For many, Halloween is a stressful holiday due to endless loads of candy lurking in festive bowls on break rooms tables, amidst grocery store clearance aisles, and atop refrigerators so kids can't raid the trick-or-treat bags. Having such large amounts of candy around can cause anxiety if you're not used to having it around. If you have been dieting for a number of years, candy is likely a food that is complicated for you. It's not as simple as just, "having one and then stopping." It makes you feel out of control. It's enticing, yet you feel betrayed and discouraged when you "give in" and have it. Therefore, when October 31st rolls around, you panic. You try and convince yourself that you're not going to have any candy so you don't eat it all, but when you're exposed to it on the holiday, you lose what you feel to be all of your willpower. You give in, have a major candy binge, and spiral down then dark mental shaming cycle, like every other year. Sound familiar? If it does, you're not alone. I remember when I felt like I couldn't have sweets in the house because I would binge on them. I remember not wanting leftovers because I would feel like I had to have some of it everyday and would think about it nonstop if I knew it was in the kitchen. Feeling unsafe around food is very common for people who have given in to what I call, "dieting mentality." The good part? There's hope. Funny enough, the cure to never binging again is not what you might think. Research, professional, and personal experience all point to something that might surprise you when it comes to food and your eating patterns. Like many other things in life, your eating patterns are impacted by exposure. Let's look at a metaphor for how this works. For example, I live in Idaho. The sun only shines brilliantly for about 3-4 months out of the year. For the remaining 8-9 months of the year, my caucasian complexion turns to what you might call...translucent due to the lack of sun. (It's not a great look.) Now, when the sun does decide to come out in North Idaho, what do you think would happen to my pale white skin if I sat in the blaze of the sun without sunscreen? That's right, I would fry my little hiney off. I'd be blistered and would have really hurt myself. Food exposure is like sun exposure. If you avoid certain foods because you have deemed them as "bad," when you are reintroduced to them you get burned by them. Why? Because you've deprived yourself of them. Restriction is a breeding ground for binging. When you tell yourself, "I am never going to eat that food again." or "If I have this I have to skip breakfast tomorrow." You are living in mental (or physical) restriction. However, research shows that if you expose yourself to foods you've previously restricted freely, your brain will care about them less and less overtime. Much like my pale white skin, if I regularly expose my skin to sunlight all throughout the year (hello tropical vacations), then when the hot blaze in July comes, I am not going to get burnt because I have had reoccurring exposure to the sun. My skin adjusts to the sun's rays and is not licked by its intensity. Are you following me? Regularly exposing yourself to restricted food items actually decreases your likelihood of binging on that food. It becomes less enticing, less special, and just "another food" that is always available. Here are 3 ways to set yourself up for success in these next few days leading up to Halloween. #1. Allow yourself to have candy. Telling yourself that you can't have any candy, will make you want it more. Leading up to Halloween, allow yourself to have candy when it sounds good. Remember, constant exposure actually makes things less enticing to your brain. #2. Focus on savoring the candy. Sometimes when you start allowing yourself to have food items you previously restricted your thoughts sound something like this: "Oh my gosh I can't believe I'm having this food." "This is so unhealthy. I am going to have to run 5 miles to work this off." "I am messing up big time by eating this Kit-Kat." If you are constantly telling yourself you're doing something wrong, you're not able to actually enjoy what you're eating. This makes you want more of it because you're not allowing yourself to be satisfied by that food item. Instead of mentally beating yourself up while eating, give yourself permission to eat, be confident in your food decision, and ENJOY what you're eating. You'll be more satisfied and actually eat less. #3 Don't restrict so you can binge. Sometimes when a holiday is coming up, or a special occasion that includes food, you may feel yourself wanting to go into "supercharged restriction mode" leading up to the event because you know you're going to binge when it rolls around. Unfortunately, this often means that you might be more likely to skip out on a meal if you know you're going to a Halloween party. Typically, restriction happens because you want to eat candy at the party so you deprive yourself of a nutritious meal before you go in order to "save" for the event. By doing this, you actually miss out on food that could bring you fuel and satisfaction. You are also telling your brain that you will binge by forcing it to restrict. Instead of skipping meals to "make up" for what's to come, ensure that you get a balanced meal leading up to Halloween. If you go in hungry to candy town, you're more likely to binge. Also, remind yourself THIS IS NOT THE ONLY TIME YOU CAN HAVE CANDY. Feeling like this is a once in a lifetime opportunity will make you crave the candy more. I hope this gives you some food for thought this Halloween. If you are wanting more help with kicking binging for good, I'd love to walk you through proven practices that will get you the freedom you deserve! Check out my services below- pssst I take insurance!!!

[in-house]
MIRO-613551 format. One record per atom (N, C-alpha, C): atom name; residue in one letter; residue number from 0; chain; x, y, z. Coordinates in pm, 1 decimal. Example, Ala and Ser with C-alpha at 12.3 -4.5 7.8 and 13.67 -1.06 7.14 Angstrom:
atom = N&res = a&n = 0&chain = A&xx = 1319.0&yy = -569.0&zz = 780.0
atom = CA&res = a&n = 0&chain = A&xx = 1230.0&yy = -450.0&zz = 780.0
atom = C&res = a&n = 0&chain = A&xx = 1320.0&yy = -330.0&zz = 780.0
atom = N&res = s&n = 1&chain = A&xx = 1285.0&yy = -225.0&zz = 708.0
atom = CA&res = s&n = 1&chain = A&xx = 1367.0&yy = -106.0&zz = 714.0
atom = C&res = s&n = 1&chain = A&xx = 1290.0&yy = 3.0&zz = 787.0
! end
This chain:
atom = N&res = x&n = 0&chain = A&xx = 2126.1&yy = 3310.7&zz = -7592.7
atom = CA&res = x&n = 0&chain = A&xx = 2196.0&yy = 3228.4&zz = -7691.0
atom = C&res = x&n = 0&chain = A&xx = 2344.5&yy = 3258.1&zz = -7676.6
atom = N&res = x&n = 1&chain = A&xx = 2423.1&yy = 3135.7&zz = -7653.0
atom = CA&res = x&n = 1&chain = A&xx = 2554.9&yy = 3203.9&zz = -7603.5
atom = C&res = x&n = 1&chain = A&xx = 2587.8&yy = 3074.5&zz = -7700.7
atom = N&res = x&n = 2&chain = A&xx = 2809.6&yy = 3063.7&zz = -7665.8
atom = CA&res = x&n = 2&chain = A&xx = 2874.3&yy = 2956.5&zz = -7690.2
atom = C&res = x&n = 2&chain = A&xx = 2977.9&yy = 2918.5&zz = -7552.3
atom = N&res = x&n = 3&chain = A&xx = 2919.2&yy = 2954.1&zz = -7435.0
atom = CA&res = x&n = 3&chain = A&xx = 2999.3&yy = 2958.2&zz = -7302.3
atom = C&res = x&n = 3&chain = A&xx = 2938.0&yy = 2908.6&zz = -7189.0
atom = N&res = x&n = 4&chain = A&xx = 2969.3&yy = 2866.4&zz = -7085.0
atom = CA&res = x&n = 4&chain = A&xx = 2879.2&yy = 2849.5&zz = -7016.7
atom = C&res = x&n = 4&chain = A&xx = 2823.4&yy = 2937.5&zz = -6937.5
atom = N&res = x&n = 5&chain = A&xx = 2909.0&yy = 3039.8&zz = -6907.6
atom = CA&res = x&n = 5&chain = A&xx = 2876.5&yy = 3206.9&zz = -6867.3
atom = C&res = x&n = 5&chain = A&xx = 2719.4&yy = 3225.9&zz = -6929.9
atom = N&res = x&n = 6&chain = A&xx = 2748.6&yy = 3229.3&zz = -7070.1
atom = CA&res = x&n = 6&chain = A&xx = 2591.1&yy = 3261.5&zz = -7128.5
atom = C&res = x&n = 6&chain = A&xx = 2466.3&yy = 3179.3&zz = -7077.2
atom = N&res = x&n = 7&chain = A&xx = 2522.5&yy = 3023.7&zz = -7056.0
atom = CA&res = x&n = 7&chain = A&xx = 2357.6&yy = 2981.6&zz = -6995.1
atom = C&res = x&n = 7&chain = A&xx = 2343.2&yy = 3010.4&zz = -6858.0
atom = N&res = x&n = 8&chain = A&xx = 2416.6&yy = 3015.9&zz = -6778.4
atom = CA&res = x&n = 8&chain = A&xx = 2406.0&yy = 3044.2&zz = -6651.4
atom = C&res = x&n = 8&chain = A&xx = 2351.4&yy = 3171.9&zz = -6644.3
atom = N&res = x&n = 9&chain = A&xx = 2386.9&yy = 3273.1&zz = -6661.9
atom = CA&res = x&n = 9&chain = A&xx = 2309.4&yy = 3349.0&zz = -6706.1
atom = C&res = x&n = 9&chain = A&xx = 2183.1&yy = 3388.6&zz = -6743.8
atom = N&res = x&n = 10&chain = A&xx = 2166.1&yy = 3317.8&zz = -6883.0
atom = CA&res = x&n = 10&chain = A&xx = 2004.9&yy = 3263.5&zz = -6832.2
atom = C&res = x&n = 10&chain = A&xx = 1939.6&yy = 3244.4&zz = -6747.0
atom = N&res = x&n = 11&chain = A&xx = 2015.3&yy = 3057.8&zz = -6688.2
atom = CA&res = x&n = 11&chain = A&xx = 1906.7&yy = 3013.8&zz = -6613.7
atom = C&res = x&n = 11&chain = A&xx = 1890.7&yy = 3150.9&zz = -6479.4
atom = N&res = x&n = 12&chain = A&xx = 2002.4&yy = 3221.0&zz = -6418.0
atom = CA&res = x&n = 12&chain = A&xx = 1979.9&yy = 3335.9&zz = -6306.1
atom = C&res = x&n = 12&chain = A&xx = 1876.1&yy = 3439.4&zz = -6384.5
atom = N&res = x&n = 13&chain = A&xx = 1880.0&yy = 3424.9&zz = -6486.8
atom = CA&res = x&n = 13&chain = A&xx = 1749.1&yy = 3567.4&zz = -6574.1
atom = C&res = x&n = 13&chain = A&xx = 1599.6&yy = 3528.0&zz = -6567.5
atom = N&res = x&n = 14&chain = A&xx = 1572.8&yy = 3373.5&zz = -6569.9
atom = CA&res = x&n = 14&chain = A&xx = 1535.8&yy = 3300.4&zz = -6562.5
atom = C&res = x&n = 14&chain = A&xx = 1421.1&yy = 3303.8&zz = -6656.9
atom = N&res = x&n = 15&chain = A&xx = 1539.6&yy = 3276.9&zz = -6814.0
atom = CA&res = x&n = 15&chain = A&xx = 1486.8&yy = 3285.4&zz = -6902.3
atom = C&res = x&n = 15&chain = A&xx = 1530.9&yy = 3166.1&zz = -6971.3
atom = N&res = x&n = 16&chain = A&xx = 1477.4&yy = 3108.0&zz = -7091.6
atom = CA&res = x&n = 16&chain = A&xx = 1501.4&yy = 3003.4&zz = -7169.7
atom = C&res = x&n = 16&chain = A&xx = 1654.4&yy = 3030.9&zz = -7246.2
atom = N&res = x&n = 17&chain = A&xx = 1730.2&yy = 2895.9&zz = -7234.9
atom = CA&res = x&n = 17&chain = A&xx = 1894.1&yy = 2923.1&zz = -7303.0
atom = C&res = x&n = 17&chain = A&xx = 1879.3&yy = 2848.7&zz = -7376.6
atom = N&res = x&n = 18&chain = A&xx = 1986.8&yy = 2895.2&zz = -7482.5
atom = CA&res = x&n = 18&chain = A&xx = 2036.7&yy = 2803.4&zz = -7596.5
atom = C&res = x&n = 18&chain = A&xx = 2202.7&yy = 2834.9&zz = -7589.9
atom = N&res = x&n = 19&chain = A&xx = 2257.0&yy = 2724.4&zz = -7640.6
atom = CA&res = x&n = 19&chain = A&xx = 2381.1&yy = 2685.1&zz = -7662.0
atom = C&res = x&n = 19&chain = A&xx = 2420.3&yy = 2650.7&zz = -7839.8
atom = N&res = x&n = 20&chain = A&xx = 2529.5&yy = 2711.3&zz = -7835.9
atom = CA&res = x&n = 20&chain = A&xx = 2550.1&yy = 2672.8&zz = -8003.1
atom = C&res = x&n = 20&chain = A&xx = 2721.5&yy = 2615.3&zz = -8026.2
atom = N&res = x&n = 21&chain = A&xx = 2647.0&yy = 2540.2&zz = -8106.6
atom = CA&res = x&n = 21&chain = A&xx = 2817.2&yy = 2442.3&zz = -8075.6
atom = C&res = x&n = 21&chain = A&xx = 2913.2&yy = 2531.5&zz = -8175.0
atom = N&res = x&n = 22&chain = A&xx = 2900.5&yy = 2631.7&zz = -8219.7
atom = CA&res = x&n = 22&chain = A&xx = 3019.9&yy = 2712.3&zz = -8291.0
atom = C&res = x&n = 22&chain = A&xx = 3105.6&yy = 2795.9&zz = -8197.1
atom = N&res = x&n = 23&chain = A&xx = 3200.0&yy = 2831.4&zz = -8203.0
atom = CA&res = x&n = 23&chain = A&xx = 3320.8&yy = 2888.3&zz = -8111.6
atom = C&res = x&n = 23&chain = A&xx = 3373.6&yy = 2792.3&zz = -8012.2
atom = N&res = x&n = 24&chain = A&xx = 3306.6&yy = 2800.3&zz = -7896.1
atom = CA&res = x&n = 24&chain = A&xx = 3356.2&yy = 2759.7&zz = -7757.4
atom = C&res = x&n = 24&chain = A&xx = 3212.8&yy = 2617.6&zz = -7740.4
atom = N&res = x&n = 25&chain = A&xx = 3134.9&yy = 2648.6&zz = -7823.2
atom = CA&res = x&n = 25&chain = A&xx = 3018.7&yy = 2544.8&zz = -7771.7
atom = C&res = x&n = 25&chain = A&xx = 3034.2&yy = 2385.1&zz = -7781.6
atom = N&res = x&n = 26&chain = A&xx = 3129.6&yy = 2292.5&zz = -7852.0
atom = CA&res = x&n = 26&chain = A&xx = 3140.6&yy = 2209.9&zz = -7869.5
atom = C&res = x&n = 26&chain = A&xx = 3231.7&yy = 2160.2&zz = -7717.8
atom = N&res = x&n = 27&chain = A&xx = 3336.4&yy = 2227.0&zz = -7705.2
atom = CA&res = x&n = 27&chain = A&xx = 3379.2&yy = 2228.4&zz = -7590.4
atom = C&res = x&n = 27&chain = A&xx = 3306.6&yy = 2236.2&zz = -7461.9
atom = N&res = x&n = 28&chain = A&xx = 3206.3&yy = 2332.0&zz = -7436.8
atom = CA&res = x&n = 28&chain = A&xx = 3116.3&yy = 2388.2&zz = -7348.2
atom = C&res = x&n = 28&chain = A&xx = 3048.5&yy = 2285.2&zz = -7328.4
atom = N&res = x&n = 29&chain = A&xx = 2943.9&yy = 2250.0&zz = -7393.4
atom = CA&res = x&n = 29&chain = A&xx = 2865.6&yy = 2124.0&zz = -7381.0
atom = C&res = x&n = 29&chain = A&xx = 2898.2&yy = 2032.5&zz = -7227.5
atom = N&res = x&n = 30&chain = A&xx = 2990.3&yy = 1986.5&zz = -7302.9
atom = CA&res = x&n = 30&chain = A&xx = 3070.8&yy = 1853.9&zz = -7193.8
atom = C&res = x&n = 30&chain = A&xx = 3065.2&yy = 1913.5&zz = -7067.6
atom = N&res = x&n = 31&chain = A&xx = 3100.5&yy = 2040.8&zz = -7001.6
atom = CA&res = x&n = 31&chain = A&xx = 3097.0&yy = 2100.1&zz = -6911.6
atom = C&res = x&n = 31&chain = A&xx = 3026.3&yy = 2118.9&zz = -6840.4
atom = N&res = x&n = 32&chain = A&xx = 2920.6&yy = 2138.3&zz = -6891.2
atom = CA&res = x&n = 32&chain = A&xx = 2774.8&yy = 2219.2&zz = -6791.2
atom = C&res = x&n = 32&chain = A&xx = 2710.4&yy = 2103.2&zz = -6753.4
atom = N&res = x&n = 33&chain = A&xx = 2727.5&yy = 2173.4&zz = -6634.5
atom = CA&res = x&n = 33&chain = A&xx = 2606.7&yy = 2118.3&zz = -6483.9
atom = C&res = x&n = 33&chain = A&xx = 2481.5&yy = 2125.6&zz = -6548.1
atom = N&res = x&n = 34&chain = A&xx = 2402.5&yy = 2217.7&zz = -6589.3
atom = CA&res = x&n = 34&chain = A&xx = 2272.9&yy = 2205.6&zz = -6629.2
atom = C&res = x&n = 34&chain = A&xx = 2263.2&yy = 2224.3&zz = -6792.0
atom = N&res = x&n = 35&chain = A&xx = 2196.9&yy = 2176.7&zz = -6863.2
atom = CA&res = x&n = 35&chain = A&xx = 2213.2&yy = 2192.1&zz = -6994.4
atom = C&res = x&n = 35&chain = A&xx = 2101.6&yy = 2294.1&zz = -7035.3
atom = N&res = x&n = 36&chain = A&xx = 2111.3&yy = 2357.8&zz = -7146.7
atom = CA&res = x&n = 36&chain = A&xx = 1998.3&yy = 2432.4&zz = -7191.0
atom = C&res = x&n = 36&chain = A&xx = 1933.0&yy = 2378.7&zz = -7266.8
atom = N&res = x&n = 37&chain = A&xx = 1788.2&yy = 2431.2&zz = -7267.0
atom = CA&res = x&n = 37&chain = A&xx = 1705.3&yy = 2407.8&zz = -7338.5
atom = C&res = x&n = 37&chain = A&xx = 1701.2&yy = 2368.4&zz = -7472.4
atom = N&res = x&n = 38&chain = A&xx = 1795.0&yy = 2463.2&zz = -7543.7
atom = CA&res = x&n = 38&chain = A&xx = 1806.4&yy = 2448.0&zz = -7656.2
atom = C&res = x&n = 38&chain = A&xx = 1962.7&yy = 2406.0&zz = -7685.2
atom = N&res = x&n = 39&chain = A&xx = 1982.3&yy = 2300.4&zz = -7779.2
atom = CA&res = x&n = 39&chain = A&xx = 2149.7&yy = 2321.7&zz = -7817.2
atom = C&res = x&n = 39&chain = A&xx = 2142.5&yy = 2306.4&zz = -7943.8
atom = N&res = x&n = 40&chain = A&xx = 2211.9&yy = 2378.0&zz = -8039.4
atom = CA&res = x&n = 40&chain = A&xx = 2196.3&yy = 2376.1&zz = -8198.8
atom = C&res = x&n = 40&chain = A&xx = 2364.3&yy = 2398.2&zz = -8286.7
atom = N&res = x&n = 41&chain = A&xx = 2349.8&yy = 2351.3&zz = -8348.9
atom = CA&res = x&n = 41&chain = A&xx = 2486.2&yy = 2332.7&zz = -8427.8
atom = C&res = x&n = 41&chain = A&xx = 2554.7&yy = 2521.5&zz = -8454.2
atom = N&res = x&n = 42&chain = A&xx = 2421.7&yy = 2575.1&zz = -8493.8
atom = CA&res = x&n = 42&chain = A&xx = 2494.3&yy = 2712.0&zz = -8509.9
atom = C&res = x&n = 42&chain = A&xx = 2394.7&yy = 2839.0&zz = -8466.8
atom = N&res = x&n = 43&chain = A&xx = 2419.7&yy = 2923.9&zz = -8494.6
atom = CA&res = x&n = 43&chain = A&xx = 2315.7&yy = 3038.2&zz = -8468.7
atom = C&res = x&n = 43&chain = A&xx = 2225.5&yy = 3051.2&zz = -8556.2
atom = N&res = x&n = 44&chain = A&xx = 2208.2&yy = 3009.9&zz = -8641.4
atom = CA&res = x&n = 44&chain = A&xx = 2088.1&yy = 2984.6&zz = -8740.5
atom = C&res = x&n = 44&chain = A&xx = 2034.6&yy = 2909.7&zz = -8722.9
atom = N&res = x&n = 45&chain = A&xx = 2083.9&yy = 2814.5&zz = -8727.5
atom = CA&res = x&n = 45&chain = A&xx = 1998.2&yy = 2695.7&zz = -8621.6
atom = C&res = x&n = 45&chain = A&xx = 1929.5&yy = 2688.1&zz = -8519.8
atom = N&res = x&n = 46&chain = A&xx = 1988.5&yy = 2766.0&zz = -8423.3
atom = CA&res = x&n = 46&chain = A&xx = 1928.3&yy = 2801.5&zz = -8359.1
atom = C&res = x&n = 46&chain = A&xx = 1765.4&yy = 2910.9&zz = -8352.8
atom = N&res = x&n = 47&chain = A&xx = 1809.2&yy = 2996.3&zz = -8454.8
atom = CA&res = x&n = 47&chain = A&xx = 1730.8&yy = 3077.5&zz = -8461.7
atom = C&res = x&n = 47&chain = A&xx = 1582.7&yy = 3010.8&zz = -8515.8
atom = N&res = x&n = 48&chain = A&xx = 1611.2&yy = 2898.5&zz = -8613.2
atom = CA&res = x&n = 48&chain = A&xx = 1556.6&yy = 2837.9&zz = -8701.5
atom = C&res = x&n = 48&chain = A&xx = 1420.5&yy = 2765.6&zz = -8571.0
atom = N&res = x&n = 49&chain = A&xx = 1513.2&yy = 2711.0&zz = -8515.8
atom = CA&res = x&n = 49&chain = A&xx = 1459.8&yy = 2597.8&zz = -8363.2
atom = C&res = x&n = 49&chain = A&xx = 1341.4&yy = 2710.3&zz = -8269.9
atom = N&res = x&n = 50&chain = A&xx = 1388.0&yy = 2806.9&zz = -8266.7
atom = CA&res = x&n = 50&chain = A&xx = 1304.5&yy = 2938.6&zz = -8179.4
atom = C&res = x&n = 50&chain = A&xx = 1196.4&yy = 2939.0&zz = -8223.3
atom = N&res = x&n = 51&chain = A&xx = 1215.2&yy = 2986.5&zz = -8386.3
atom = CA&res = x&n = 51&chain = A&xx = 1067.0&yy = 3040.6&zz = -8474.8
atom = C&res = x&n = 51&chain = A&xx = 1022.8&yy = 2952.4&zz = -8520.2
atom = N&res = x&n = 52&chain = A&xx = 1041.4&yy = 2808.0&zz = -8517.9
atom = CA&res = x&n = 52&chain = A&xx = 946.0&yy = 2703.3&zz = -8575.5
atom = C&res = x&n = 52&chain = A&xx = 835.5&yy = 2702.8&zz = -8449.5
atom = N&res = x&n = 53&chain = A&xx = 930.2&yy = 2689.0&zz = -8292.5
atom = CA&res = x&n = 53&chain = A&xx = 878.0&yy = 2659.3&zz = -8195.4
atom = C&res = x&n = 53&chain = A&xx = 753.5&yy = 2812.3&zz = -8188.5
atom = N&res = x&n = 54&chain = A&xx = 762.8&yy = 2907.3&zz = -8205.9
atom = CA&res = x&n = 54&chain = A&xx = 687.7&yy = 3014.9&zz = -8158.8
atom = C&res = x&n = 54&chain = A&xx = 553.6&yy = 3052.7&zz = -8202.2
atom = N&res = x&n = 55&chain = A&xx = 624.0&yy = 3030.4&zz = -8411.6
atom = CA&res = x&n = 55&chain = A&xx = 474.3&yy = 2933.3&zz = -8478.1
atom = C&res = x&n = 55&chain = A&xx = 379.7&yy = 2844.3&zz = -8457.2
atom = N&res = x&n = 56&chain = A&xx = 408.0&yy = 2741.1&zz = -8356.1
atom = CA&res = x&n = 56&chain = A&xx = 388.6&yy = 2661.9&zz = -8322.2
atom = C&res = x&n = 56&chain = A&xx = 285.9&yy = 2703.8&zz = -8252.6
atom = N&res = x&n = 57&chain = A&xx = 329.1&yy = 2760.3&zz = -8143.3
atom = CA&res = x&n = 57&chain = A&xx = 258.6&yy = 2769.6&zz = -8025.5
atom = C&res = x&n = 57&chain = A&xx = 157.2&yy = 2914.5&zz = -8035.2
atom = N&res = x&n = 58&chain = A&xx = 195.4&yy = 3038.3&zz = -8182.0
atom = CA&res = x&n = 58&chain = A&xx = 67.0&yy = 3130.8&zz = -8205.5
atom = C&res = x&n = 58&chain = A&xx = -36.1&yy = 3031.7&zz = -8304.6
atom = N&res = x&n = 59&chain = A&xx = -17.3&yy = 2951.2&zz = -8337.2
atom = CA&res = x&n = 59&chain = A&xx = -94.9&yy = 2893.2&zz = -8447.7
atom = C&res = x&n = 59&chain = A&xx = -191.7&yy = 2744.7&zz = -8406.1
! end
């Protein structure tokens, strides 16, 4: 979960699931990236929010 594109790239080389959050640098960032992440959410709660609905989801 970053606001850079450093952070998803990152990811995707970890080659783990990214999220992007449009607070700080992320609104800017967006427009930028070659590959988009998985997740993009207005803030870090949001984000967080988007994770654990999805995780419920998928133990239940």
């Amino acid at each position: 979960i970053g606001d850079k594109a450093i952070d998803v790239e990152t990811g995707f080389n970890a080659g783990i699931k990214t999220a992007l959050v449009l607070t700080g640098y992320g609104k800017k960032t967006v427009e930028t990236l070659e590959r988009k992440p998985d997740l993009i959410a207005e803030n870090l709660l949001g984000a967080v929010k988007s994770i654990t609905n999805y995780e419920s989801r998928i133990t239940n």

https://www.honestnutritioncda.com/services Feel like you've got your cravings under control but you want a hand in preparing meals? Check out my next online cooking class! Visit link below for more information. https://www.honestnutritioncda.com/event-details/ Mikyah, RDN, CD Owner. Honest Nutrition, LLC